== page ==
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SEIU defeats insurgent group to continue representing Kaiser healthcare workers in California

In the biggest private-sector labor election since 1941, the giant Service Employees International Union decisively defeats the National Union of Healthcare Workers. NUHW will contest the results.

October 08, 2010|By Paul Pringle, Los Angeles Times

In the biggest private-sector labor election since 1941, the giant Service Employees International Union has decisively defeated an insurgent group to continue representing about 43,000 Kaiser healthcare workers in California.

The SEIU received 18,290 votes to 11,364 for the National Union of Healthcare Workers, which was launched last year by several former leaders of the larger organization. The mail ballots went out in mid-September and the count was completed late Thursday.

The election was by far the largest and most significant showdown in the bitter feud between the 2-million-member SEIU and NUHW, which represents about 5,700 workers.

"This is a huge achievement," said Dave Regan, an SEIU executive vice president and trustee of the Oakland-based local that was on the ballot. "NUHW is now for all intents and purposes irrelevant. We're thrilled."

But NUHW leaders said they will petition the federal government to overturn the results and schedule a new election because of allegations that SEIU used illegal tactics to scare employees, something the bigger union denies.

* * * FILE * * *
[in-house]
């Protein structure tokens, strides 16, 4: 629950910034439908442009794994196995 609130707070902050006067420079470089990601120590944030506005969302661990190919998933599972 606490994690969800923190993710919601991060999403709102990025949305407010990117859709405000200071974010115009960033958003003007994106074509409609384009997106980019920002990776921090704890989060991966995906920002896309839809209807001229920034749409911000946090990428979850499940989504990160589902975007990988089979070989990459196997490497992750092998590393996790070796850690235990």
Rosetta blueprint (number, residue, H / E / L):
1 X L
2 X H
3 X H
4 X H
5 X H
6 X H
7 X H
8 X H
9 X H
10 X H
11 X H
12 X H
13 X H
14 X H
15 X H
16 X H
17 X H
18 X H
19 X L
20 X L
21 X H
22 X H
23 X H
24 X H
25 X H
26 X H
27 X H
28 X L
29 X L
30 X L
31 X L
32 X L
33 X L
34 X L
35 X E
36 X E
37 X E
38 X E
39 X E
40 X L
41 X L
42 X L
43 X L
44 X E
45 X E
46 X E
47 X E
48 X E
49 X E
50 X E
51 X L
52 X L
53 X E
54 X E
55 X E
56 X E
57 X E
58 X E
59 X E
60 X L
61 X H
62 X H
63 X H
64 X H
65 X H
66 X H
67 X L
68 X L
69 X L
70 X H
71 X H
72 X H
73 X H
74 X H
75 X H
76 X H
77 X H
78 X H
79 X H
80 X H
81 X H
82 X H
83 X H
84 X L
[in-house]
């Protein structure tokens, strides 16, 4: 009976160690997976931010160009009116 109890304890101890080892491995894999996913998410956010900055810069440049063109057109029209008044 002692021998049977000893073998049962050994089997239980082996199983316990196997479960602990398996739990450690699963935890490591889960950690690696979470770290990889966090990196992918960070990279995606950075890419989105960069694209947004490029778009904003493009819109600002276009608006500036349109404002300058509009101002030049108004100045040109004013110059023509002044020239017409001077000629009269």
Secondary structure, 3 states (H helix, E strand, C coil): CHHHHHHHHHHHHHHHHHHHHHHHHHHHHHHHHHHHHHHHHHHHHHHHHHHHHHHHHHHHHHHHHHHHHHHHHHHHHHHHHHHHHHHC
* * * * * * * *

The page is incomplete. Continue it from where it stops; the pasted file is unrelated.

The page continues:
In a statement, NUHW President Sal Rosselli said his group "will exhaust every opportunity to achieve a fair election for Kaiser workers to choose their union, free of fear and intimidation."

The SEIU-NUHW battle has disheartened labor activists because it has diverted money and foot soldiers from efforts to organize non-union workers and help elect Democrats in the Nov. 2 midterm elections.

NUHW's officers launched their organization after SEIU ousted them for refusing to go along with the transfer of thousands of members of their local to another chapter, a shift they denounced as undemocratic. The local, known as United Healthcare Workers West, was placed in trusteeship and NUHW began filing for elections to replace SEIU at hospitals and clinics up and down the state.

On Thursday, NUHW said it would have won the Kaiser contest if it had not been delayed for more than a year by objections filed by SEIU with the National Labor Relations Board. The new union also has accused Kaiser of colluding with SEIU, which the company denies.

Regan called NUHW's complaints "sour grapes" and said the group should abandon its campaign to unseat SEIU at other locations.

The Kaiser vote was the biggest of its type since the United Auto Workers organized Ford Motor Co.

paul.pringle@latimes.com

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